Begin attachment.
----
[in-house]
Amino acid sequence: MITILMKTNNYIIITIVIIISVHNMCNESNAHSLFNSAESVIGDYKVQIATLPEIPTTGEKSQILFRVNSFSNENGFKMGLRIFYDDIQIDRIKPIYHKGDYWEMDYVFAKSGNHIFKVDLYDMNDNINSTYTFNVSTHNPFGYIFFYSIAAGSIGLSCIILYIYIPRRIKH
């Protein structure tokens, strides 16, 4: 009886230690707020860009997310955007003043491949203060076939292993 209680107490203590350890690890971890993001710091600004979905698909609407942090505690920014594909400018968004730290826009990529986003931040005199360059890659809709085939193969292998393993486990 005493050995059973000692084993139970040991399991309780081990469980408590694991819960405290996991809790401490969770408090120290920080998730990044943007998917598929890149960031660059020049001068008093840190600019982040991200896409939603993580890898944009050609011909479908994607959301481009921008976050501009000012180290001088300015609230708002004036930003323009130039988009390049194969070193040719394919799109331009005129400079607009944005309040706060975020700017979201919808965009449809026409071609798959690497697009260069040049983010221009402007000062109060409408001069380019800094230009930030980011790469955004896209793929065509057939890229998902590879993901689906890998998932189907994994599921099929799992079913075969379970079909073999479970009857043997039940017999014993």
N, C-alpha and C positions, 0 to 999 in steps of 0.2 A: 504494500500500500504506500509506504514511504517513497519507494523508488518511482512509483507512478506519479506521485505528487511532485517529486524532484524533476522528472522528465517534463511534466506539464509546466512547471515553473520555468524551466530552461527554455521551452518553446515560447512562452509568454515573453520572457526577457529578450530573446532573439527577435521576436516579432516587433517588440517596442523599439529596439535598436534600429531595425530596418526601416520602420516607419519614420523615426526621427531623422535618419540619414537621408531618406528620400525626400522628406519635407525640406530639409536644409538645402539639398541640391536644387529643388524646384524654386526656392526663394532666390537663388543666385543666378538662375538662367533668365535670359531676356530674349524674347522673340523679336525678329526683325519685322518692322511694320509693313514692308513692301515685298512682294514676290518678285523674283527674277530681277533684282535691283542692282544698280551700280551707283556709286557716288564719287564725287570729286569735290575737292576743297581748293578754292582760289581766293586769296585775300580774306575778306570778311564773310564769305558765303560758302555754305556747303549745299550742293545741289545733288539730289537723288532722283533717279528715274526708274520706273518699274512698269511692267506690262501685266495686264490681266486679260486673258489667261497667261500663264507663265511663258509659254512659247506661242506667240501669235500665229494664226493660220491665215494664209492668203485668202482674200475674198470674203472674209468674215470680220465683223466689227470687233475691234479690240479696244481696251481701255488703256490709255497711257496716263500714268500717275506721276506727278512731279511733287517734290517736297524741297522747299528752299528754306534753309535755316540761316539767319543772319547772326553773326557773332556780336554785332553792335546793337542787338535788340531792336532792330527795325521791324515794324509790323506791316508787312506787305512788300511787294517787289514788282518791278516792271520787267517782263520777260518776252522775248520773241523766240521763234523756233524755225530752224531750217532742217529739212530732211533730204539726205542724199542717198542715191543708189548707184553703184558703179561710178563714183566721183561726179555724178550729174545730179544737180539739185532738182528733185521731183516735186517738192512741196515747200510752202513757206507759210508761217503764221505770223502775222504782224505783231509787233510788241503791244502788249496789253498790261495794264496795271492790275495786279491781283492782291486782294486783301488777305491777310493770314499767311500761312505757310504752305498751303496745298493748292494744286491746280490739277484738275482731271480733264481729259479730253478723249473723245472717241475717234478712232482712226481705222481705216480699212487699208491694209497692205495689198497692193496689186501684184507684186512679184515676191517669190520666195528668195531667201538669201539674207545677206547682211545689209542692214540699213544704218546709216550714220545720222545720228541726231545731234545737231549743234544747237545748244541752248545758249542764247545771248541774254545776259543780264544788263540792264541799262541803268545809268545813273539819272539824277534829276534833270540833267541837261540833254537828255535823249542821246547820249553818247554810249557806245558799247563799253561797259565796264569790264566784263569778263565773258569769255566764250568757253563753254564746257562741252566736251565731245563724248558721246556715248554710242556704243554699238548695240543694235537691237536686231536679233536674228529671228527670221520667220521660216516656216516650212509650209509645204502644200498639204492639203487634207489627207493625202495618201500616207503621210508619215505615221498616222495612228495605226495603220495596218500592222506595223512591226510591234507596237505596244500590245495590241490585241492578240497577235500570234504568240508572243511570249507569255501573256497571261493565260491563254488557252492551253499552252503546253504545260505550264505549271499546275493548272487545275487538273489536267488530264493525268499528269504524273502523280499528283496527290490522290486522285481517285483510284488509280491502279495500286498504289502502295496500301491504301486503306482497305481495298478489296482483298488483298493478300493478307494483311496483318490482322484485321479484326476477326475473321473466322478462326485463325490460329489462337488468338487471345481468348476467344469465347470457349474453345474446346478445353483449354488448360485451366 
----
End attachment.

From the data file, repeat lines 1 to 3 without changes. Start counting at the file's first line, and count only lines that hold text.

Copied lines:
[in-house]
Amino acid sequence: MITILMKTNNYIIITIVIIISVHNMCNESNAHSLFNSAESVIGDYKVQIATLPEIPTTGEKSQILFRVNSFSNENGFKMGLRIFYDDIQIDRIKPIYHKGDYWEMDYVFAKSGNHIFKVDLYDMNDNINSTYTFNVSTHNPFGYIFFYSIAAGSIGLSCIILYIYIPRRIKH
């Protein structure tokens, strides 16, 4: 009886230690707020860009997310955007003043491949203060076939292993 209680107490203590350890690890971890993001710091600004979905698909609407942090505690920014594909400018968004730290826009990529986003931040005199360059890659809709085939193969292998393993486990 005493050995059973000692084993139970040991399991309780081990469980408590694991819960405290996991809790401490969770408090120290920080998730990044943007998917598929890149960031660059020049001068008093840190600019982040991200896409939603993580890898944009050609011909479908994607959301481009921008976050501009000012180290001088300015609230708002004036930003323009130039988009390049194969070193040719394919799109331009005129400079607009944005309040706060975020700017979201919808965009449809026409071609798959690497697009260069040049983010221009402007000062109060409408001069380019800094230009930030980011790469955004896209793929065509057939890229998902590879993901689906890998998932189907994994599921099929799992079913075969379970079909073999479970009857043997039940017999014993």